After selecting the appropriate competitors, you must describe them. In doing so, you must also objectively analyze each of their strengths and weaknesses and the key drivers of competitive differentiation in the same market.
For each competitor, perform a SWOT Analysis and include the following information:
- Competitor’s Name
- Overview of Competitor (where are they located; how long have they been operating)
- Competitor’s Product or Service
- Competitor’s Pricing
- Estimated Market Share
- Potential Customers (Geographies & Segments)
- Competitor’s Strengths
- Competitor’s Weaknesses
By understanding what your competitors offer and how customers perceive them, you can determine your company’s competitive advantage against each competitor.
3. Determine Your Competitive Advantage
Perhaps most importantly, you must describe your company’s competitive advantages over the other companies in the space, and ideally how the company’s business model creates barriers to entry. “Barriers to entry” are reasons why it would be difficult for new companies to enter into or compete in the same market.
For instance, you may have a patent that provides value to your customers and makes them less likely to switch suppliers, which protects your business from potential competitors. Or, you may have more resources than the competition and thus be able to provide superior customer service.
Below is a list of areas in which you might have a competitive advantage:
- Size of the Company – Large companies have more resources and can usually offer lower prices than smaller businesses. This is a significant barrier to entry, as starting a small business and competing with a larger company may be difficult.
- Product or Service Differentiation – If your product or service is unique in some way, this will make it less likely that customers will switch to a competitor.
- Experience & Expertise – Experience and knowledge are valuable attributes that can help differentiate you from the competition.
- Location – If you are located in an area where there is high demand for your product or service, this can be a barrier to entry because competitors will not want to open new locations.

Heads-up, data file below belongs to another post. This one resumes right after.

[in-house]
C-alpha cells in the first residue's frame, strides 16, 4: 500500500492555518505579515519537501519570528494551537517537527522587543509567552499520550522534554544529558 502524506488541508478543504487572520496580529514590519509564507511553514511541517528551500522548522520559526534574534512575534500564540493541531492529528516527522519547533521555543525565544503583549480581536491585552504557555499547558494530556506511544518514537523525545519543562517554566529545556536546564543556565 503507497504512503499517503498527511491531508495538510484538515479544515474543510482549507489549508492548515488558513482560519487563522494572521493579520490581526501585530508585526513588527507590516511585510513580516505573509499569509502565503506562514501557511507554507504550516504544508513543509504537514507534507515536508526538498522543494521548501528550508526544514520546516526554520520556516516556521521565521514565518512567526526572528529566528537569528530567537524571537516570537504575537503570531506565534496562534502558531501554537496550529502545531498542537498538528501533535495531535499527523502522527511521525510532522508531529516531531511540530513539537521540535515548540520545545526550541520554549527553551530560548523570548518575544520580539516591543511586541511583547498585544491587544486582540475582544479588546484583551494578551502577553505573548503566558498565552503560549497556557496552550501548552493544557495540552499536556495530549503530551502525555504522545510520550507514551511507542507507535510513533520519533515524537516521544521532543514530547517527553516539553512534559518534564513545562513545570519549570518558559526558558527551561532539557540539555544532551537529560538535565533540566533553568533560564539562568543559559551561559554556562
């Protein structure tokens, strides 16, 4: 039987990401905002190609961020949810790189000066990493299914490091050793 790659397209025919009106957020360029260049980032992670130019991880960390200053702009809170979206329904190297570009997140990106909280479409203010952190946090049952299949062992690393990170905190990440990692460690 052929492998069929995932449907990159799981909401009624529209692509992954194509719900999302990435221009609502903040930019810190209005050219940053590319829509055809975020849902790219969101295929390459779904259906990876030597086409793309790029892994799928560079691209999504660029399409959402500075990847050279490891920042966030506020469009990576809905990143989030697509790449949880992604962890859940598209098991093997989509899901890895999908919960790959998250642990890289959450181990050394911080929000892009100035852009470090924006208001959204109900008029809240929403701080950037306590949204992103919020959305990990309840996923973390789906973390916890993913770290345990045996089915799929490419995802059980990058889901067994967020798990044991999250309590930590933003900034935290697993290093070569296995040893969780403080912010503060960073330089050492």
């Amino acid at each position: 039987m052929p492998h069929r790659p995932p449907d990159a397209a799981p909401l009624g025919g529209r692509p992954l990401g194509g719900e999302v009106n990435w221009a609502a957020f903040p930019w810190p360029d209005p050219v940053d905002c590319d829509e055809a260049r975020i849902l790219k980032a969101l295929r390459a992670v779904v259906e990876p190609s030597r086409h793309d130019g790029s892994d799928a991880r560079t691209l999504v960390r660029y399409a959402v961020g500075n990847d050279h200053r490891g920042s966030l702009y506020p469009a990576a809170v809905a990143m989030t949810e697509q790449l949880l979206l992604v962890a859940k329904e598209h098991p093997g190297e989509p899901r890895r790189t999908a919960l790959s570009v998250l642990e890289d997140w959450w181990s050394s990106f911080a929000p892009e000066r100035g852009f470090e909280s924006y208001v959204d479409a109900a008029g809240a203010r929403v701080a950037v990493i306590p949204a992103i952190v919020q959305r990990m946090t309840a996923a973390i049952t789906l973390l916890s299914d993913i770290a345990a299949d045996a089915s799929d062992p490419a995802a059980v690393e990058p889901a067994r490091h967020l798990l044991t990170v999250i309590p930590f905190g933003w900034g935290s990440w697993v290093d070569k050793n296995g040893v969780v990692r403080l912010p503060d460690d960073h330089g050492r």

- Patents & Copyrights – Protecting intellectual property can prevent others from entering the same market and competing with your company.
- Brand Recognition – Customers are loyal to brands they have come to trust, which protects the company from new competitors.
- Customer Service – Providing excellent customer service can help you retain customers and prevent them from switching suppliers.
- Lowest Cost Offerings – If you can offer a lower price than your competitors, this makes it more difficult for them to compete with you.
- Technology – New technology that enables you to provide a better product or service than your competitors can be an advantage.
- Strategic Partnerships & Alliances – Collaborating with a company that your customers want to work with can help keep them from switching.
- Human Resources – If you have a highly skilled and talented workforce, it can be difficult for competitors to find and employ the same skills.
- Operational Systems – Strong operational systems that lead to greater efficiencies can protect your business from the competition.
- Marketing Strategy – Investing in strong marketing campaigns can make your business difficult to compete with.
For instance, you could say that your [enter any of the bullets from above] is better than your competitors because [insert reason].
The competitive landscape is one of the most important considerations in developing a business plan since it sets the stage by providing information on past and current competitors and their respective strengths and weaknesses. A strong understanding of the competitive landscape is needed before you can develop a strategy for differentiating your company from the competition. Follow the above competitive analysis example and you will be well-prepared to create a winning competitor analysis section of your business plan.